When it comes to traditional retirement accounts such as 401(k)s and IRAs, employers or service providers often urge participants to consolidate assets in multiple accounts via a rollover. But it appears that advice isn't prevalent when it comes to health savings accounts, an up-and-coming retirement savings vehicle, which could have negative consequences for savers.
"Right now, you see people asking for IRA and 401(k) rollovers," said Jack Towarnicky, executive director of the Plan Sponsor Council of America, a trade group for companies that sponsor retirement plans. "We're not at that point yet when it comes to HSAs, and probably won't get there for many years to come."
Only one in five employers offering a health savings account (meaning they have a high-deductible health plan) solicits rollovers from newly hired employees, who may have an HSA from a prior employer, according to a new PSCA report on health savings accounts.
That means the vast majority of companies don't actively approach new hires about rolling over assets to their new HSA and they may not accept rollovers at all. Both could contribute to employees having several HSA accounts, which would have negative consequences.
For one, most HSA vendors require participants to hold a minimum amount of assets in a bank-like account — maybe $1,000 or a few thousand dollars — before they're able to invest the money, something most financial advisers advocate so that assets can grow over the long term to cover future medical expenses. According to Fidelity Investments, a 65-year-old couple retiring in 2019 can expect to spend $285,000 in health and medical expenses throughout retirement.
Having multiple HSAs rather than one consolidated account makes it more likely that participants won't have enough money in each account to meet these investment minimums. It also increases the chance that an employee will forget about an account.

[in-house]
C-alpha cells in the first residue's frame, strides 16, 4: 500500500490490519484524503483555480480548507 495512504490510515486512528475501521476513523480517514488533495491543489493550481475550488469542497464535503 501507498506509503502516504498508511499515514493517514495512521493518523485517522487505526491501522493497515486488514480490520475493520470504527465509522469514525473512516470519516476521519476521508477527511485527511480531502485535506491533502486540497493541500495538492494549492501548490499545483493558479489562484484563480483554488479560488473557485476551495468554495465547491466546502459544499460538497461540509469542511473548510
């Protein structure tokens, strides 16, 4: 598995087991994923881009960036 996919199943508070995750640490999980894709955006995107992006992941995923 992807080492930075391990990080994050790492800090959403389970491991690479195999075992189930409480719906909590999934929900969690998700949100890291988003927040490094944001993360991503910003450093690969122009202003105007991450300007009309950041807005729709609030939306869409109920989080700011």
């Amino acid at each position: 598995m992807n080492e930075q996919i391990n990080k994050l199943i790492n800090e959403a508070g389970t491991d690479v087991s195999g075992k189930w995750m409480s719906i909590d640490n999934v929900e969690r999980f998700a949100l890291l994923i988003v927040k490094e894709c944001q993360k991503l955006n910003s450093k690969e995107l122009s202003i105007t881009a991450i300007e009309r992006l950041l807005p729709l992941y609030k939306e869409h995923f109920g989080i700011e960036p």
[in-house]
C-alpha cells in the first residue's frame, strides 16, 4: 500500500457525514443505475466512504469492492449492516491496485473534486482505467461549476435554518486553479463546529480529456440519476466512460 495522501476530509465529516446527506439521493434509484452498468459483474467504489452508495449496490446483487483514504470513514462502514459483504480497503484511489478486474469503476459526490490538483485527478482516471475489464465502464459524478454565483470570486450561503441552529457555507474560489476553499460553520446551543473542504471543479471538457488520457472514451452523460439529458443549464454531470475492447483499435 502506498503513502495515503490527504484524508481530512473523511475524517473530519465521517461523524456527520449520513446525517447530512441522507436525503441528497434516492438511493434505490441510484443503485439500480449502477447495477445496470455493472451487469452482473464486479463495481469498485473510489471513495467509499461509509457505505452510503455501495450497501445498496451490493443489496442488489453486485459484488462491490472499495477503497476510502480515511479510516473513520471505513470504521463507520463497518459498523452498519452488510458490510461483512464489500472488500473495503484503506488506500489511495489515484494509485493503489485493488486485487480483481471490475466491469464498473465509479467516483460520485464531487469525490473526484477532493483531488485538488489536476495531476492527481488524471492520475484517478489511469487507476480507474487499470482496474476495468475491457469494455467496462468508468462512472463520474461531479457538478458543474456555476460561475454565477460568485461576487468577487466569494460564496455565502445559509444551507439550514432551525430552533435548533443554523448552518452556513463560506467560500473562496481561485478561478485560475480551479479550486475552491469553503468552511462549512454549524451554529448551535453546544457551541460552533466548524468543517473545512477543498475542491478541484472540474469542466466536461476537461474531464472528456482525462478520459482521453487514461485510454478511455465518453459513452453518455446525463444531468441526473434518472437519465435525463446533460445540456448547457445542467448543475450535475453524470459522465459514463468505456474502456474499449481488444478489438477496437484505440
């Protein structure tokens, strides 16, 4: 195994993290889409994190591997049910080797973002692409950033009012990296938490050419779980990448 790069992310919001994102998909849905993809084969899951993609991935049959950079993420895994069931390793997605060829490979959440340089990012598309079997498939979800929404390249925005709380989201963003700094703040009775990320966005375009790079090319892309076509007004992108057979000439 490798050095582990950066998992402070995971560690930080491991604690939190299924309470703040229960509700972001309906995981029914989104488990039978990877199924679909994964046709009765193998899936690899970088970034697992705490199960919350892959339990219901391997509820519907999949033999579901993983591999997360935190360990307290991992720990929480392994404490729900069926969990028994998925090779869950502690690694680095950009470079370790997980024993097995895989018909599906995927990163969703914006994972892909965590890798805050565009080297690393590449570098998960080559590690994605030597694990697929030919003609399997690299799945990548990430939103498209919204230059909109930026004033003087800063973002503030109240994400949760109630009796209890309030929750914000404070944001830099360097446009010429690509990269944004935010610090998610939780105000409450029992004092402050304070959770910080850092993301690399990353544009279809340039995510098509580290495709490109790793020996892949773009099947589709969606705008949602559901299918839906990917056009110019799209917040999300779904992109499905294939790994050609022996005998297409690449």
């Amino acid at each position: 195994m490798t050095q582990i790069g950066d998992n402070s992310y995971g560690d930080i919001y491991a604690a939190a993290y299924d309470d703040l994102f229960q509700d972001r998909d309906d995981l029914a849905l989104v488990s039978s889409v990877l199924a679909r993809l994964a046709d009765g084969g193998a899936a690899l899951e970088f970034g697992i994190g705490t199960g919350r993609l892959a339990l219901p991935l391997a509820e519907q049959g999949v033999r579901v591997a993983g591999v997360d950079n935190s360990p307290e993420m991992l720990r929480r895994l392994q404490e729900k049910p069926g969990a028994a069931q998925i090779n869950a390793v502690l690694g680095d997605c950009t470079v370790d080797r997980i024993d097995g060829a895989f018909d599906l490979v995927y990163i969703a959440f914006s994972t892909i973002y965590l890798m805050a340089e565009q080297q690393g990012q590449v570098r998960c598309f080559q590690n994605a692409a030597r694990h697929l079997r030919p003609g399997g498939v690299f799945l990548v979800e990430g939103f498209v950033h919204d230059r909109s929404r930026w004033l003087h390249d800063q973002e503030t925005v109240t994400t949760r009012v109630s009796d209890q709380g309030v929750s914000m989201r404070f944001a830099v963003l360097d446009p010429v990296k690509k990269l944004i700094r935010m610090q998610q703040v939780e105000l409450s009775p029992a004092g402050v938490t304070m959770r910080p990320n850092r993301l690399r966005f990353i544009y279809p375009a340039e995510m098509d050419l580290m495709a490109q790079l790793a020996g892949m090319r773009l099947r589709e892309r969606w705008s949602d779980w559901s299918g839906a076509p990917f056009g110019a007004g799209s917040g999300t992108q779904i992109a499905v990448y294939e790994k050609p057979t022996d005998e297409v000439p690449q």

In addition, while many employers pay HSA administration fees for active employees, most don't continue to do so after workers leave the company. That means employees leaving behind idle accounts will have their savings eaten up by fees.
Roughly 60% of employers pay the HSA maintenance fees for employees, but only 5% also cover those costs for former employees, according to the PSCA report.
"I do believe there isn't much focus on accepting rollovers. That's an area where the HSA trustees need to be more aggressive," Mr. Towarnicky said. "I just don't think it's a priority right now because of the small account balances."
HSAs have been growing in popularity — the total number of HSAs at the end of 2018 was up 13% over the year prior, to 25 million accounts, according to Devenir Research, a consulting firm. Total assets of $53.8 billion were up 19% over the same period, and Devenir expects that number to swell to $75 billion by the end of 2020.
However, account balances remain relatively small — the average account balance at the end of 2018 was $5,239, according to the PSCA.
Aaron Pottichen, a financial adviser, hasn't come across an HSA that doesn't allow for rollovers, but does see communication issues among employers with respect to HSAs.
More than three-quarters of employers educate their employees about HSAs just once a year, during open enrollment.
Communication around rollovers could be simple — for example, notifying participants that they can roll over their HSA assets and providing the appropriate form, a link or a number to call, Mr. Towarnicky said.